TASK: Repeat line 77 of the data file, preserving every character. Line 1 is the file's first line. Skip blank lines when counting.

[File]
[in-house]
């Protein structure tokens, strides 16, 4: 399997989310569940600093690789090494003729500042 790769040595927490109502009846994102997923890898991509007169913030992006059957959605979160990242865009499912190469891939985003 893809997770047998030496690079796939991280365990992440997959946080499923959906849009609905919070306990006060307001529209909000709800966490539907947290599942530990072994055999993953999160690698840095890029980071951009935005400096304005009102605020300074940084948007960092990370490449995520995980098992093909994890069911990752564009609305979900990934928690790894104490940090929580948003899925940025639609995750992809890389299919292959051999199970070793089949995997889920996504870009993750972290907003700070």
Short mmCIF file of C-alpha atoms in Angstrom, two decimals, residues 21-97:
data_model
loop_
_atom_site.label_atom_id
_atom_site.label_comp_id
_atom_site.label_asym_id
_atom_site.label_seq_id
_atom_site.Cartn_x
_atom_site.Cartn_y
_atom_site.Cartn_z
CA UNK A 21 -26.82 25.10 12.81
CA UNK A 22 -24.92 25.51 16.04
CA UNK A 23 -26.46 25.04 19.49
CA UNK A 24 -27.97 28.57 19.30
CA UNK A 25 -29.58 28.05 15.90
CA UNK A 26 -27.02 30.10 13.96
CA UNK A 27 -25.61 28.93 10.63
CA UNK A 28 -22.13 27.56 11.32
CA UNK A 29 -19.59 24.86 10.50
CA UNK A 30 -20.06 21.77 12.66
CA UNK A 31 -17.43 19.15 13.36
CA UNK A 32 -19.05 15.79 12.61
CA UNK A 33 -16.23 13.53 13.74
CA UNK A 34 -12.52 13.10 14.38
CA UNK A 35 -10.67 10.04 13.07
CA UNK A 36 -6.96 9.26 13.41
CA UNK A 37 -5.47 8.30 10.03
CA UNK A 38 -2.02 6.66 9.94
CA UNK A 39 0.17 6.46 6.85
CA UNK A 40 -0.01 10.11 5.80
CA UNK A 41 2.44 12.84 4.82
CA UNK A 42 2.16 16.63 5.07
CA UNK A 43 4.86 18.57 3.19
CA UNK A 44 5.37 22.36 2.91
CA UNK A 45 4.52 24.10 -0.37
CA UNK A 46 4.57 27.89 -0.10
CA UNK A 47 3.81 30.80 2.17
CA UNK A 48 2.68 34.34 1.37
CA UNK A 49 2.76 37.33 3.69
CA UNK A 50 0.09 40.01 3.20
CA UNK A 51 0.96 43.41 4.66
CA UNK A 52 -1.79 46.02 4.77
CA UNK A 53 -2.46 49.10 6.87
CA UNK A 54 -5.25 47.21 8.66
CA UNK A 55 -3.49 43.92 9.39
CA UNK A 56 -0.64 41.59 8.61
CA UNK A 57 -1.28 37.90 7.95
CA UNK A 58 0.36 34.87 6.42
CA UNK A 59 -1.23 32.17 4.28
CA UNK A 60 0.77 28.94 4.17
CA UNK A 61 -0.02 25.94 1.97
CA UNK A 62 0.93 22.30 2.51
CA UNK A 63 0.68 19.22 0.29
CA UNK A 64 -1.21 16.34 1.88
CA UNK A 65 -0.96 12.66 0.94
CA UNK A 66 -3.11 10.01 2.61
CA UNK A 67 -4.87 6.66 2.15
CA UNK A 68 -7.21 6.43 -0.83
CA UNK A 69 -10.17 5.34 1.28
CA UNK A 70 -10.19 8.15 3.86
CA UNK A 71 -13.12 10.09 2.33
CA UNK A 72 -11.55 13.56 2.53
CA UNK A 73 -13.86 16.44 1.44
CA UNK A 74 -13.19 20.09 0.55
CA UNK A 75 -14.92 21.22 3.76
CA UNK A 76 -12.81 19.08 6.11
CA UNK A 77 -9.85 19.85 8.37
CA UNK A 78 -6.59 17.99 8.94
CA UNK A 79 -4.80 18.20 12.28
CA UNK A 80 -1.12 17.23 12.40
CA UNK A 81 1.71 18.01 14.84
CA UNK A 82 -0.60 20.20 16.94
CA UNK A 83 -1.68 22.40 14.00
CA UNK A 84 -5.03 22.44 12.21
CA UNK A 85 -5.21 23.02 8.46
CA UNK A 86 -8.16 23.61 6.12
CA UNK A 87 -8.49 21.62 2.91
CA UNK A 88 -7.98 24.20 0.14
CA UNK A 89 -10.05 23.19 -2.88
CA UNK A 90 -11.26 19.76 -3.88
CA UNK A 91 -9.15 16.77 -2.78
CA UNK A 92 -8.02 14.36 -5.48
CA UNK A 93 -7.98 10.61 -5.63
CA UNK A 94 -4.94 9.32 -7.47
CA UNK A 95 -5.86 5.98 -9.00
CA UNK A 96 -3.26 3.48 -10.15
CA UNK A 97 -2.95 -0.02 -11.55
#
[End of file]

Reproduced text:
CA UNK A 85 -5.21 23.02 8.46